“A Day that Will Live in Infamy”

Of late I have been interning at an historical museum in the greater Washington, D.C. area and it has been pretty much the best job I’ve ever had. It has been extremely educational, both from the exhibits perspective and from the office politics side. (In fact, one department lead said that apart from the actual job experience, he wanted us interns to observe how half of his job is just navigating the personnel.)

Every day is a new adventure and last week was no different. My fellow interns and I had an entire day scheduled in the paper lab, which is where all the paper gets restored and preserved. What were we going to be doing down there for a whole day, I wondered to myself. Well as it turns out, we were actually going to be preserving some newspapers.

Wait what?

omg-yes-james-jim-moriarty-sherlock

The paper lady had everything ready for us. First she demonstrated how to make paste, which has been used in this capacity for something like a thousand years. The paste is just wheat starch and water, plus some heat for a little chemistry magic, then dilute with ionized water until it becomes the consistency of watery glue. You want to use ionized water because it has been filtered to take out all the harmful metals regular tap water will pick up from the pipes. I think she said magnesium and copper(?) will deteriorate paper faster. Once the magnesium and copper(?) are removed, there are extra ions/electrons(??) floating around in the water, so calcium is added to create a pH neutral water. Plus calcium is good for paper. So…. more chemistry magic.

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Brush some paste onto the plate then dip the Korean paper into that as a way to control saturation. Please note this paper is from Honolulu.

You will want to dilute the paste because you don’t want to create something stronger than the paper you’re mending. For example, if you’re repairing crumbly old newspaper, you don’t want the patch to be stronger than the paper itself because then the newspaper won’t be able to support it and it will become a new opportunity for deterioration. Then the paper lady gave us a demo on how to tear small strips of Korean paper and get just enough paste on it to affix it to the original newspaper. Quick use of a makeup brush to make sure the fibers of both papers blend, then put a weight on it while it dries, and presto! A paper mend.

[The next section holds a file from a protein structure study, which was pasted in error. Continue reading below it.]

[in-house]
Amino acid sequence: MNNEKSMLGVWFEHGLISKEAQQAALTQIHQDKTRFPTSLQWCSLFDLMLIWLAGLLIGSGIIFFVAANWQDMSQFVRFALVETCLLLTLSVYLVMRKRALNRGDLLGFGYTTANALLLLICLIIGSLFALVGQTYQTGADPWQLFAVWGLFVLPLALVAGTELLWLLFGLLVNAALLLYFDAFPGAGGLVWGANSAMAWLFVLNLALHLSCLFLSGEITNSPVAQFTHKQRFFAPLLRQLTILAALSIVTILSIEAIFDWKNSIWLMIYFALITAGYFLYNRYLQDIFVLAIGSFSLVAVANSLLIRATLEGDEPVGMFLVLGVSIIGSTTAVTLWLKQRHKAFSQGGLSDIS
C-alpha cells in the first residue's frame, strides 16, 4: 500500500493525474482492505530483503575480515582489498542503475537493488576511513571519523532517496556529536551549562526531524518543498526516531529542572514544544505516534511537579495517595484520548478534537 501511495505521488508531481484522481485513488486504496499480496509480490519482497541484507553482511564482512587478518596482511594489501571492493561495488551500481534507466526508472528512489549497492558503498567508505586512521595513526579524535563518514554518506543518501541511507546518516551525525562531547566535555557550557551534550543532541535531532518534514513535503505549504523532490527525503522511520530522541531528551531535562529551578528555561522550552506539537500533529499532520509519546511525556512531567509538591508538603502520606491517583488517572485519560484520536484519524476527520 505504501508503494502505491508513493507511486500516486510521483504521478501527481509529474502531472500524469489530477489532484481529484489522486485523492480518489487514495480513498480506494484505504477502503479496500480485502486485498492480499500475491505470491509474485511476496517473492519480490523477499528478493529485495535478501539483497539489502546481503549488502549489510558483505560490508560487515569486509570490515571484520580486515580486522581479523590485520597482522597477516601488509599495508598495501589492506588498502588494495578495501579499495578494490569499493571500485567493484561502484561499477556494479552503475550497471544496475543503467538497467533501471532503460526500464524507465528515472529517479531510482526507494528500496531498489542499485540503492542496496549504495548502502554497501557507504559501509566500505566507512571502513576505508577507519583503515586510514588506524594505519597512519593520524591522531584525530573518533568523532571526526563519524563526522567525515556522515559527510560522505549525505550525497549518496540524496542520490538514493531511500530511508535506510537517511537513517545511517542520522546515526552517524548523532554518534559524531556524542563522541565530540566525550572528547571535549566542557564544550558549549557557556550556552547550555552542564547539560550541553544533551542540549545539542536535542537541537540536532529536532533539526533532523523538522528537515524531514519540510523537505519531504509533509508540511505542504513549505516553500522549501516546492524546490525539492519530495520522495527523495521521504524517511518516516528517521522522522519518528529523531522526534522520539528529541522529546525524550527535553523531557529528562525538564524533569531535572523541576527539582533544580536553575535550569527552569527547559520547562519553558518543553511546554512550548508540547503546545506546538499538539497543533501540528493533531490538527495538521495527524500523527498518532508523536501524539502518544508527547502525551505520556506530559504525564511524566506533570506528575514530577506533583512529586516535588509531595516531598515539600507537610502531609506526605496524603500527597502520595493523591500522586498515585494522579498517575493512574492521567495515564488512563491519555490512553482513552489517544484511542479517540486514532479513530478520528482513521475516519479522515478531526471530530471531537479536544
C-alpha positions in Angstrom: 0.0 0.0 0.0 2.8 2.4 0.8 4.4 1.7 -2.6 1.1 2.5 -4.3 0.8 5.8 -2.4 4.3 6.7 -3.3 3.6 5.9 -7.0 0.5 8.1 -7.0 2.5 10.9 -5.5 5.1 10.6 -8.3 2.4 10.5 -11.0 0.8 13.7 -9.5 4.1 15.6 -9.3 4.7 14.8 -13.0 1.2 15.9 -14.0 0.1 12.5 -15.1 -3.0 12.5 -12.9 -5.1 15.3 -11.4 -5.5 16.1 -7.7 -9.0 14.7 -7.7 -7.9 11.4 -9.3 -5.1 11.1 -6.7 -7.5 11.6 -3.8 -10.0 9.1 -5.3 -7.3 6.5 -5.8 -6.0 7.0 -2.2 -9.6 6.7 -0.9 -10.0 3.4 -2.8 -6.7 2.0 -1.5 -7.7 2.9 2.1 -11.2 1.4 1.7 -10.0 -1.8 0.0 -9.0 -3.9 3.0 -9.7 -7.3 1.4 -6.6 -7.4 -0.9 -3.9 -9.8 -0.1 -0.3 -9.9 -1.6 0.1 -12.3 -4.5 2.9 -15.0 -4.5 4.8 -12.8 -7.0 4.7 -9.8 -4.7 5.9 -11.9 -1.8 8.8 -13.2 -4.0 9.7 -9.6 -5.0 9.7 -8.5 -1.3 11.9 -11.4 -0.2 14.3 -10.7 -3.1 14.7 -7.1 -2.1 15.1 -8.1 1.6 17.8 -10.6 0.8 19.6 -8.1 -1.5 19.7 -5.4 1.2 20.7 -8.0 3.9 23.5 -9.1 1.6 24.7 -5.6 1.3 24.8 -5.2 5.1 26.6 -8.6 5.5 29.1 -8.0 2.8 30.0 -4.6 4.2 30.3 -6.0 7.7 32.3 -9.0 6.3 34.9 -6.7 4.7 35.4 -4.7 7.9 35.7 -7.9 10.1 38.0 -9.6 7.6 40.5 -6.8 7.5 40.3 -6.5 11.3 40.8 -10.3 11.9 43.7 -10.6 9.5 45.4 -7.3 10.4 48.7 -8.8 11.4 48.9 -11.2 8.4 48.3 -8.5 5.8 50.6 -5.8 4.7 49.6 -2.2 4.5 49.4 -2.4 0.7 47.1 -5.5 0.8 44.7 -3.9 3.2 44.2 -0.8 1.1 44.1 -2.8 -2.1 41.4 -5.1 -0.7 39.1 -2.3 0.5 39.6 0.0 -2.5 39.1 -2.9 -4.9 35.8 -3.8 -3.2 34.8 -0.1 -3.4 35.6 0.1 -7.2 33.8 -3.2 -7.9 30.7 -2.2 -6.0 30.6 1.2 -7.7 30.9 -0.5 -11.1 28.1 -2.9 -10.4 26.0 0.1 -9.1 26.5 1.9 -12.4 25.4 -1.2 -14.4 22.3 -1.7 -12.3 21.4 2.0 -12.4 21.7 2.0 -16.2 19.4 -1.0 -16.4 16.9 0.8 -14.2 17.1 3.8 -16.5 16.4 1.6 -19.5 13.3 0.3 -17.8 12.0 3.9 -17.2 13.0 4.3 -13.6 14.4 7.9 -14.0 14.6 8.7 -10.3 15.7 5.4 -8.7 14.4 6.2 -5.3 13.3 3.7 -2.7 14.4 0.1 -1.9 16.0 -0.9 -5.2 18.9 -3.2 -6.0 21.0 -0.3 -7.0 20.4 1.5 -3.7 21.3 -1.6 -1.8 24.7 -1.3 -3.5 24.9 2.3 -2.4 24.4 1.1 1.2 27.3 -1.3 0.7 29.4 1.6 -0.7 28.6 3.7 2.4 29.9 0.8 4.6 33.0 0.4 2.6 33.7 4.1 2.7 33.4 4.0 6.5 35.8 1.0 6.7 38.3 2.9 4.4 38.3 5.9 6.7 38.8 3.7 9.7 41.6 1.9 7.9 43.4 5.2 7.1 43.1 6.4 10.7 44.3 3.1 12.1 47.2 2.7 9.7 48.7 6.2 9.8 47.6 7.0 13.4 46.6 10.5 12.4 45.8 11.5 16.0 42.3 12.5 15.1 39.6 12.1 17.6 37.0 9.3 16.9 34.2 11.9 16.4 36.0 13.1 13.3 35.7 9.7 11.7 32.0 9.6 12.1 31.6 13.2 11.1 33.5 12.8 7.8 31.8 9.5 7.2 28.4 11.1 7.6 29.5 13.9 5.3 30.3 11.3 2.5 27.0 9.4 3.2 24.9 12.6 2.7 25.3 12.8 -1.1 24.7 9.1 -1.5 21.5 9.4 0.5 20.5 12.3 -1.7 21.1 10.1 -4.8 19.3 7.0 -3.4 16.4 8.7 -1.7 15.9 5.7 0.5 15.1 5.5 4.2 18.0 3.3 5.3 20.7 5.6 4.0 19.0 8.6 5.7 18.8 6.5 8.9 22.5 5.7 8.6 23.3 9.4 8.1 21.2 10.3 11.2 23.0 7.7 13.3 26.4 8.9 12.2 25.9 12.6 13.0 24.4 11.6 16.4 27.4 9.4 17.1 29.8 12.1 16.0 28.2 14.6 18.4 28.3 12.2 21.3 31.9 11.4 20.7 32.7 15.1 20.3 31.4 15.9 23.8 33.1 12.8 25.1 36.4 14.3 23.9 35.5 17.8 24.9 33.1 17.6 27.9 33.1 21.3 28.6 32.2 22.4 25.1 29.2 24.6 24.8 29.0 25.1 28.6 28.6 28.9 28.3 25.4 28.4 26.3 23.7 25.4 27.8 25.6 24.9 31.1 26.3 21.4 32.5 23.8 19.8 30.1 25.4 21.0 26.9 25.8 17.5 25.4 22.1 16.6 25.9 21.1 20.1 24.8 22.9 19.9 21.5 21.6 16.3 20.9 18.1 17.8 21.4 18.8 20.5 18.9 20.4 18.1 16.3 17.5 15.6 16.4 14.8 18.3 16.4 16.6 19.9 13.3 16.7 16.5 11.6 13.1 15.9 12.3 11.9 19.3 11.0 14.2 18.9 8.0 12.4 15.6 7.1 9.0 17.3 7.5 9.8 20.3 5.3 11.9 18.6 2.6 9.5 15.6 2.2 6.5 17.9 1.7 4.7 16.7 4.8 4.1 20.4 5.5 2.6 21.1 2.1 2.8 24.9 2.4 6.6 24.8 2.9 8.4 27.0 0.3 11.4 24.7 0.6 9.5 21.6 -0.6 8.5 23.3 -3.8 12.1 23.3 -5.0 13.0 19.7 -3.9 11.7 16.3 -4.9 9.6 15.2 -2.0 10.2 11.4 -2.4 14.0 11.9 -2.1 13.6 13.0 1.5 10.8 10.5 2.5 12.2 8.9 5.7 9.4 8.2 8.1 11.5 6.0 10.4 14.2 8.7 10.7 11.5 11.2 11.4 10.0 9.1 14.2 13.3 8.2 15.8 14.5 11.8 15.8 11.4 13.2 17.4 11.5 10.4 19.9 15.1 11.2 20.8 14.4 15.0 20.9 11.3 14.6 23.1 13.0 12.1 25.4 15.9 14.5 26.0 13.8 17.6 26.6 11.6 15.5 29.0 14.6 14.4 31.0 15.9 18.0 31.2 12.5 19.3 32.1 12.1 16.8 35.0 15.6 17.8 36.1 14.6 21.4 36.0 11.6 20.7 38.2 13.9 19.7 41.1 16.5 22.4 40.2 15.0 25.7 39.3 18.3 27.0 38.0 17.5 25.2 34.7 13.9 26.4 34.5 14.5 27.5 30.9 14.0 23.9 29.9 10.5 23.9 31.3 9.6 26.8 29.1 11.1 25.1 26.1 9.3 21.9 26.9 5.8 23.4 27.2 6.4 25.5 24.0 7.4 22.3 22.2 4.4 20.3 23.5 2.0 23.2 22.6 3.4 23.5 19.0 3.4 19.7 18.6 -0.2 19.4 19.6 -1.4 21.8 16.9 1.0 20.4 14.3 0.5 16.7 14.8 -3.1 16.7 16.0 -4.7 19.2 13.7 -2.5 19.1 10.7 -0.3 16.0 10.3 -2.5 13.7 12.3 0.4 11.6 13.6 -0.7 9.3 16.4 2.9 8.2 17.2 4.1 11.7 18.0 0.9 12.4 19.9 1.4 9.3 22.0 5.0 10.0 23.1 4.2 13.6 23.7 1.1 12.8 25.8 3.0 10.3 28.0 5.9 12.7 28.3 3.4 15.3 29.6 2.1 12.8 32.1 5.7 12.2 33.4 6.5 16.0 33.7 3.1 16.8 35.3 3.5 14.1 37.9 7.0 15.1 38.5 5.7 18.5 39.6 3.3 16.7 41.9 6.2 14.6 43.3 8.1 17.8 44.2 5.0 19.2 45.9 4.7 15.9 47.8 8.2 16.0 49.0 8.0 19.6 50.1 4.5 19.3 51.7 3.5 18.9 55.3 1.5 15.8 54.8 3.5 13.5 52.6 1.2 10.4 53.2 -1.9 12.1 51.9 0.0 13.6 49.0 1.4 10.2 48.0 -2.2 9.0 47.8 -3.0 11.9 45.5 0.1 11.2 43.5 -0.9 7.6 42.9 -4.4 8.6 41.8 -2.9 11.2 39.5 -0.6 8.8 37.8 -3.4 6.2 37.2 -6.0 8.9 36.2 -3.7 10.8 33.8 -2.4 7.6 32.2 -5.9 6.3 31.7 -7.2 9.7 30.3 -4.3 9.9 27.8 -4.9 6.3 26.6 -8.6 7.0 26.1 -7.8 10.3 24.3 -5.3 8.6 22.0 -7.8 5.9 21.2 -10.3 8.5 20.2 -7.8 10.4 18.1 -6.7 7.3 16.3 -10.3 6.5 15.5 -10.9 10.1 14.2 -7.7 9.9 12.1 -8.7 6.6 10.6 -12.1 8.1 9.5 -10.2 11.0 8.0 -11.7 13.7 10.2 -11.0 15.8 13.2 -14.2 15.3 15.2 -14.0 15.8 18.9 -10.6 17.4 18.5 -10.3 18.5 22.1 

It can be physically taxing to sit hunched over for so long. Nearly the entire day had passed without me noticing, but then I do like meticulous, tangible work. Also, this was a great opportunity to check out what conservators do. The Korean paper was not color match for the newspaper, so all the mends had to be on the inside.

From the historical standpoint, it was interesting reading the paper and all the advertisements to see what basic life was like in 1941. Oh right, have I mentioned that yet? This paper is dated from 1941. December 7th, to be exact.

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Yeah so … this happened

So yes, that is from Pearl Harbor. My particular page of the paper was not very interesting. It just had a list of different residents, their addresses, and they are looking to entertain so many number of servicemen for the holidays. There was also an advertisement for a menstrual cramp remedy.

I think it’s great that the residents listed their addresses so any random serviceman who wanted to go have a Christmas dinner could go. I also think it’s a little bit creepy.

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The white blots are the Korean paper, plus some weights, plus an ad for a cramps remedy, plus something about the Steelers. And the paper’s date, at the very top.

One of the other interns had a page declaring martial law in the Hawaii territory. I didn’t get a chance to read it but we have to go back and hopefully I’ll get to read it then. I’m curious to know the immediate reaction to the bombings on Hawaii. All we’re really taught in school is that America entered World War 2. (Cue Mighty Mouse theme: “Here we come to save the day.. !

To be honest, I didn’t read most of the paper outside of the two articles shown above. I was pretty excited just be touching the paper at all, and to be doing conservation. I think I should have considered conservation as a viable career option way back when I was making these kinds of decisions. But this has raised some questions, because I am a pretty terrible World War 2 historian and know almost nothing about it. That front page says Manila was bombed as well. I wonder which was the more strategic target, from the Japanese perspective. Does this mean the Philippines were on the Allied side?

We have to go back to watch the paper lady conserve the main page. There are a couple of big holes that we don’t know how to fix, and if this paper ever goes into an exhibit, it needs to look good. I’m so glad I got to experience this: conservation is definitely undervalued. Touching a paper from Pearl Harbor was pretty cool too.

I’ve got a couple of other blog posts queued in relation to this, so stay tuned!

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